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What will studies of Fulani individuals naturally exposed to malaria teach us about protective immunity to malaria?
Stockholm University, Faculty of Science, Department of Molecular Biosciences, The Wenner-Gren Institute.ORCID iD: 0000-0002-2804-0325
Stockholm University, Faculty of Science, Department of Molecular Biosciences, The Wenner-Gren Institute. CEITEC Masaryk University, Czech Republic.
Stockholm University, Faculty of Science, Department of Molecular Biosciences, The Wenner-Gren Institute. Public Health Agency of Sweden, Sweden.
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Number of Authors: 52020 (English)In: Scandinavian Journal of Immunology, ISSN 0300-9475, E-ISSN 1365-3083, Vol. 92, no 4, article id e12932Article, review/survey (Refereed) Published
Abstract [en]

There are an estimated over 200 million yearly cases of malaria worldwide. Despite concerted international effort to combat the disease, it still causes approximately half a million deaths every year, the majority of which are young children with Plasmodium falciparum infection in sub-Saharan Africa. Successes are largely attributed to malaria prevention strategies, such as insecticide-treated mosquito nets and indoor spraying, as well as improved access to existing treatments. One important hurdle to new approaches for the treatment and prevention of malaria is our limited understanding of the biology of Plasmodium infection and its complex interaction with the immune system of its human host. Therefore, the elimination of malaria in Africa not only relies on existing tools to reduce malaria burden, but also requires fundamental research to develop innovative approaches. Here, we summarize our discoveries from investigations of ethnic groups of West Africa who have different susceptibility to malaria.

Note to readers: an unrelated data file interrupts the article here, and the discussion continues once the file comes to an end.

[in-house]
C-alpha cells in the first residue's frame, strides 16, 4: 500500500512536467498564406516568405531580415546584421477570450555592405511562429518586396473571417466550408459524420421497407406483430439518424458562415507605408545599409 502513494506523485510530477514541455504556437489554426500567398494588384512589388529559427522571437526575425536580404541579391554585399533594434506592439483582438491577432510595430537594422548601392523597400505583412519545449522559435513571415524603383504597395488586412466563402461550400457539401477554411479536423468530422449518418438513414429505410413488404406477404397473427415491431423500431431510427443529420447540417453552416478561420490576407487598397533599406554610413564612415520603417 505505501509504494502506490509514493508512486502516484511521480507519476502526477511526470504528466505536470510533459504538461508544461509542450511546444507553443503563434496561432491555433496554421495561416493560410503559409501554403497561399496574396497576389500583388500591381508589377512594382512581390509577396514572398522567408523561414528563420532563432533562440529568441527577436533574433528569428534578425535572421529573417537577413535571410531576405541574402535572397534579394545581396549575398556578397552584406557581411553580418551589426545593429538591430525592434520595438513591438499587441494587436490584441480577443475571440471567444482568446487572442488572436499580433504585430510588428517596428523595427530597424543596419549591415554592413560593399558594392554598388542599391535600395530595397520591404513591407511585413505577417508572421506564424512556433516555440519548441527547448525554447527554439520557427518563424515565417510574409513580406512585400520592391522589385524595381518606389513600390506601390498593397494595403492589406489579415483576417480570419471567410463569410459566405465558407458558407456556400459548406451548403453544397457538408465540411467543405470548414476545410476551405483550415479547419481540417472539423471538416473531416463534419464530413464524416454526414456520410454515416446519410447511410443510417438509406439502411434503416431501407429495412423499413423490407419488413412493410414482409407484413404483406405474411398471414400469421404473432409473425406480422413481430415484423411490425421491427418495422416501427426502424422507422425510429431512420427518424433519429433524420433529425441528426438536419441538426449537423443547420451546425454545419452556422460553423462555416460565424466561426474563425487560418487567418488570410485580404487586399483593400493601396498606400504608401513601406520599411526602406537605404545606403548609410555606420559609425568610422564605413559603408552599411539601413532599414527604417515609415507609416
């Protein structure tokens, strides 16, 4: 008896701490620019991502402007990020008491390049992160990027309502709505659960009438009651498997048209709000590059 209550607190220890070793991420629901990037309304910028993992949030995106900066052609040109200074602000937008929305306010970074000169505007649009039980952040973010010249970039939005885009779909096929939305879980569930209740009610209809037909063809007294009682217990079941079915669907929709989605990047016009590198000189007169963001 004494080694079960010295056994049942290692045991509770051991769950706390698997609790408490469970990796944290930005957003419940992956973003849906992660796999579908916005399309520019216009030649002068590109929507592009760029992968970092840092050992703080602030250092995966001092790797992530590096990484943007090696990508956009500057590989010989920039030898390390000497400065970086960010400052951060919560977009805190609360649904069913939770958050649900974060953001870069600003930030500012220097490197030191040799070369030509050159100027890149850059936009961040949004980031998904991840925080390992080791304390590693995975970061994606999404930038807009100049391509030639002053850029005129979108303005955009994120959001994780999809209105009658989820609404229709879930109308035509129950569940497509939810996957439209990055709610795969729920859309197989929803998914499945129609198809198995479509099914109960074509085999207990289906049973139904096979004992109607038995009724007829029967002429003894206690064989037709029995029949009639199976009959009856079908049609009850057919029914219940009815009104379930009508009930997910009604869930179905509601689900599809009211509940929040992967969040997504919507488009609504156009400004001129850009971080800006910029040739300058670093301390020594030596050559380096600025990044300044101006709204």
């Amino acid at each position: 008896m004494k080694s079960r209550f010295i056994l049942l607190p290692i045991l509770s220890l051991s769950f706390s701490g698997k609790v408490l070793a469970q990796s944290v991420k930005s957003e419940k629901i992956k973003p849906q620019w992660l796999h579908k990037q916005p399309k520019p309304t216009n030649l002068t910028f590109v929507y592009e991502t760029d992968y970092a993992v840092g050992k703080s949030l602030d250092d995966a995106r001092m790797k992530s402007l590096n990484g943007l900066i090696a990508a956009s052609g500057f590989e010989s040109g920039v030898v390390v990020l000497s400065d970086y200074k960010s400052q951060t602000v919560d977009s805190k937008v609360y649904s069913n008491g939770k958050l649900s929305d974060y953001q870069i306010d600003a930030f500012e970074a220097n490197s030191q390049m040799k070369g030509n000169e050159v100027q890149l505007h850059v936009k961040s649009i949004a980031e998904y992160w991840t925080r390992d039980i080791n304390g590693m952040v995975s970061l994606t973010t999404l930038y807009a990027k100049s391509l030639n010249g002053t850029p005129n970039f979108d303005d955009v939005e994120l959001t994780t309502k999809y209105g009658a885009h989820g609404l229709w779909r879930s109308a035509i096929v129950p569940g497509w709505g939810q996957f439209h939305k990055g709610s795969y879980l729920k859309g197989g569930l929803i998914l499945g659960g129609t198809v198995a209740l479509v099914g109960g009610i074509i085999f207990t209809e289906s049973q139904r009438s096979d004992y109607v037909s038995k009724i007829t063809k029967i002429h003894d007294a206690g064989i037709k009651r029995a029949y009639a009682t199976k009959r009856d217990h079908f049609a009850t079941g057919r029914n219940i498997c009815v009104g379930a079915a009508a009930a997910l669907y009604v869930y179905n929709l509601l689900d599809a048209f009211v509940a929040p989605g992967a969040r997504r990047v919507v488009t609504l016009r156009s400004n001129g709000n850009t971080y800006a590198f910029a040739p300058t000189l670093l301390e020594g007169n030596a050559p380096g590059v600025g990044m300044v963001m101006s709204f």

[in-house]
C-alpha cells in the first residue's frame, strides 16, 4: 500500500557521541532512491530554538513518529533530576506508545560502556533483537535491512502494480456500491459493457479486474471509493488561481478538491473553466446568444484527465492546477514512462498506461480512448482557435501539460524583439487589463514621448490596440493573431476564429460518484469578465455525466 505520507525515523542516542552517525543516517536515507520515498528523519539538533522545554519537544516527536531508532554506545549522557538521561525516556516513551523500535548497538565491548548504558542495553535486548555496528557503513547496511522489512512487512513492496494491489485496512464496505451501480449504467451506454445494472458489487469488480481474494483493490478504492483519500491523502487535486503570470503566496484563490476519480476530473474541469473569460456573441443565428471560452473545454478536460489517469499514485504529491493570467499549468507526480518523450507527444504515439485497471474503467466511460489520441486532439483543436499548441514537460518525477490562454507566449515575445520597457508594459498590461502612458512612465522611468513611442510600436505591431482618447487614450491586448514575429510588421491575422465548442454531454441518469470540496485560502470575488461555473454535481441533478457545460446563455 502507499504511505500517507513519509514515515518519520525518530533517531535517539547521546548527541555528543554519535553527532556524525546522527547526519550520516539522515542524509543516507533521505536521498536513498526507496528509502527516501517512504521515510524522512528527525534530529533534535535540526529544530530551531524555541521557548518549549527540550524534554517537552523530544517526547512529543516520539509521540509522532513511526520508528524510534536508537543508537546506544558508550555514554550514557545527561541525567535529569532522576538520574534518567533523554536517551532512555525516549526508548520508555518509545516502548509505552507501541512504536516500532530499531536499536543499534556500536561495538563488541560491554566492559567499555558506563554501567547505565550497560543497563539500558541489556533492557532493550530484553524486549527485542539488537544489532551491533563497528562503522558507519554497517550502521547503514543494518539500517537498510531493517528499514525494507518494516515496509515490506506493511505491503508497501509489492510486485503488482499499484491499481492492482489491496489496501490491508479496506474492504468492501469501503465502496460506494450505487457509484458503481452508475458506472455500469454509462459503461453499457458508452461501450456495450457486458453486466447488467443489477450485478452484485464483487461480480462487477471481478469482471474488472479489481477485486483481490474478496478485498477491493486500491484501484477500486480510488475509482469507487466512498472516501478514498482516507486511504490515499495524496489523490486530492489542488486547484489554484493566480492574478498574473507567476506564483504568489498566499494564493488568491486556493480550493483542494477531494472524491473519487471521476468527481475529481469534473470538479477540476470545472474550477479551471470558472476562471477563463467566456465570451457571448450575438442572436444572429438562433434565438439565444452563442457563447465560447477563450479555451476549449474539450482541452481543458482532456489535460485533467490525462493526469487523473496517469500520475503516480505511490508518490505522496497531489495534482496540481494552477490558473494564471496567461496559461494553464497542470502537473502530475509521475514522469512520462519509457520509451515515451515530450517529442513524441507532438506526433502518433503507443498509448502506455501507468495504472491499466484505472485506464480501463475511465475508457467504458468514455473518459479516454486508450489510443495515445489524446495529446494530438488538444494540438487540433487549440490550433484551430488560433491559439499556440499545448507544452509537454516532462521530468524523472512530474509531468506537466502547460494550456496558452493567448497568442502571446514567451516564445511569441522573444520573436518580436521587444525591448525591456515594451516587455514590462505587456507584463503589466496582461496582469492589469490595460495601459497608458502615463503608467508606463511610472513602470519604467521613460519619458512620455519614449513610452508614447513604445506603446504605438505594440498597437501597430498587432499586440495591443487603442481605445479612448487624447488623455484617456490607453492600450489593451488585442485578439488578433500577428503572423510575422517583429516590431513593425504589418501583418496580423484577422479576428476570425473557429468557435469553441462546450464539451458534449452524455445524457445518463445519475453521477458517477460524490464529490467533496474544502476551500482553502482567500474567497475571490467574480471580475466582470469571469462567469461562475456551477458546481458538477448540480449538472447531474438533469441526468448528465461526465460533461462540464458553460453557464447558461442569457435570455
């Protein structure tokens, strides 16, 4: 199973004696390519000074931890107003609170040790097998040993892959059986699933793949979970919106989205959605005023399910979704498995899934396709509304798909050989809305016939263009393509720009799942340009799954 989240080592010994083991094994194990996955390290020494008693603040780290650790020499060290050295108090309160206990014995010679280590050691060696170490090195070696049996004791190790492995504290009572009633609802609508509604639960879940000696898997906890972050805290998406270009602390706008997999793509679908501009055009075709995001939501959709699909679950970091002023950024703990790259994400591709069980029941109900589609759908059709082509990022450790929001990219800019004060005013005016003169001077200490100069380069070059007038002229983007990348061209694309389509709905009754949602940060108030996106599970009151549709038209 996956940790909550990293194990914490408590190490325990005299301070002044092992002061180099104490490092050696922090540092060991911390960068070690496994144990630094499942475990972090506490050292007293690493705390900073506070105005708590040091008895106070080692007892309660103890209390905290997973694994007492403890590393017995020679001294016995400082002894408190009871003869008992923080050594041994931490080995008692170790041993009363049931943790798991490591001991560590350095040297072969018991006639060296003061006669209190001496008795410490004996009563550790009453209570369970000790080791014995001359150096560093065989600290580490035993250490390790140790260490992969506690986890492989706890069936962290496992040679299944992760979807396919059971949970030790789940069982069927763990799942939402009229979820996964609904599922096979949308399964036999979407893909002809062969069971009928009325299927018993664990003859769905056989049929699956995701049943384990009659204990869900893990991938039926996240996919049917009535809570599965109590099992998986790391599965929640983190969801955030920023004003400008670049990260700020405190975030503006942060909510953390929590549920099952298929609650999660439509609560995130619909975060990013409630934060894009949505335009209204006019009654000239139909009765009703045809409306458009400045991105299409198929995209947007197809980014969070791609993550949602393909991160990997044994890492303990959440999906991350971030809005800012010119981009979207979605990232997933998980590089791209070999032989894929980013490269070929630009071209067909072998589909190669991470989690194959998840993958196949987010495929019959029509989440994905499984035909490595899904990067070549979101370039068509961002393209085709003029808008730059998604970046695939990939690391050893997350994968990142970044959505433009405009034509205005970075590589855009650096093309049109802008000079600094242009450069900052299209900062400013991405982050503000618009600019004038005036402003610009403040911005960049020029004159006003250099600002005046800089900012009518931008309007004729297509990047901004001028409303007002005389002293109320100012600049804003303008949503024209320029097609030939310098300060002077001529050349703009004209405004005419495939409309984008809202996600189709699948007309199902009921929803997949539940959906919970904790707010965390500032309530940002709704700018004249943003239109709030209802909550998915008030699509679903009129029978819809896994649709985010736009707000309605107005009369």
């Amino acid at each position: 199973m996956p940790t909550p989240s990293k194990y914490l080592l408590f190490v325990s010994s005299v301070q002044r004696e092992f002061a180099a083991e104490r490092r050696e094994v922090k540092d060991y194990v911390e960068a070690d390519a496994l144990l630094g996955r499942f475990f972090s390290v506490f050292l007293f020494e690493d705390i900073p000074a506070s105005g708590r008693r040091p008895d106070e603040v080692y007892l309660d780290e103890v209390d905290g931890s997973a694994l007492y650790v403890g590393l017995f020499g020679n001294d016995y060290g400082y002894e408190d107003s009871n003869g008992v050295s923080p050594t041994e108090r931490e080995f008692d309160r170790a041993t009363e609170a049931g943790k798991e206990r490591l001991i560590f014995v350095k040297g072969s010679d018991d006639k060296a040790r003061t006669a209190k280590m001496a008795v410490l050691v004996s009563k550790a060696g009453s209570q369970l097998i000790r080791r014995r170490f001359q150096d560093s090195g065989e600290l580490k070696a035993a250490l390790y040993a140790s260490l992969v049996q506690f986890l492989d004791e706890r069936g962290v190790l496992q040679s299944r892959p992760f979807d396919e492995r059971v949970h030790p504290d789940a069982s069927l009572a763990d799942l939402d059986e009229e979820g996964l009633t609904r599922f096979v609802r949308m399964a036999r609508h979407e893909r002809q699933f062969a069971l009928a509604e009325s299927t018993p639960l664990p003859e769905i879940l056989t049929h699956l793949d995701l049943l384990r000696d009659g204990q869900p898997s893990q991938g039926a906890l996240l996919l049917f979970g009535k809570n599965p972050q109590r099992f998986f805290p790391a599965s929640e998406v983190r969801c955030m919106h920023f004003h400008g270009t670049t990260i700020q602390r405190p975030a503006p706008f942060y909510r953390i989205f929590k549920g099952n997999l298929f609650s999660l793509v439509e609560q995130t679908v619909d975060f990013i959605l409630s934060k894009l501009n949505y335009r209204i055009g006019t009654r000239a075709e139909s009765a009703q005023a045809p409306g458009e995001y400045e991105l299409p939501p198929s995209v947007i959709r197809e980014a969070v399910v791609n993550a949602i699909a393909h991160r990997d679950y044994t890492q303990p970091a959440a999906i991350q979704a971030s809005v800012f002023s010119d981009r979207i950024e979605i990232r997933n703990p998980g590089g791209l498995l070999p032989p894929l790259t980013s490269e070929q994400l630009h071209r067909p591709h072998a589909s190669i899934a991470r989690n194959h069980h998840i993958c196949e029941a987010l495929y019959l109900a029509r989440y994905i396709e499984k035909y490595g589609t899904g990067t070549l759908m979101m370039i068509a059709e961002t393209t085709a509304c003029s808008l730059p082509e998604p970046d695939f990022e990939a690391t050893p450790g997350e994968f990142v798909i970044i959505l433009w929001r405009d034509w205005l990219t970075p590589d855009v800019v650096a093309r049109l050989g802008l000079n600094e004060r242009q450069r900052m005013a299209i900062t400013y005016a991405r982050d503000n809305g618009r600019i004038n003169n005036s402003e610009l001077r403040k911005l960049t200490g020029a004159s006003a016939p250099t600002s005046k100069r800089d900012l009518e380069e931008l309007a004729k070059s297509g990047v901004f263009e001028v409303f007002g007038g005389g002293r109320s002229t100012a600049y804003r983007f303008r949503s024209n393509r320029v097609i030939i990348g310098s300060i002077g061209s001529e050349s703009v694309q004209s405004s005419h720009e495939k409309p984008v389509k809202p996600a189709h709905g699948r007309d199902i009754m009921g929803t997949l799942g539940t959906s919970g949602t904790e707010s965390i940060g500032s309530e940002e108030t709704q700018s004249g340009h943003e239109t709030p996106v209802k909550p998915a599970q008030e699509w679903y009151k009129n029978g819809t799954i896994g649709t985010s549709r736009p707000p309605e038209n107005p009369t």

Place, publisher, year, edition, pages
2020. Vol. 92, no 4, article id e12932
Keywords [en]
B cells, dendritic cells, inflammation, macrophages, monocytes, parasitic, T cells
National Category
Public Health, Global Health, Social Medicine and Epidemiology
Identifiers
URN: urn:nbn:se:su:diva-187673DOI: 10.1111/sji.12932ISI: 000576528300014PubMedID: 32652609OAI: oai:DiVA.org:su-187673DiVA, id: diva2:1512092
Available from: 2020-12-21 Created: 2020-12-21 Last updated: 2022-03-23Bibliographically approved

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Troye-Blomberg, MaritaQuin, JaclynBujila, IoanaÖstlund Farrants, Ann-Kristin

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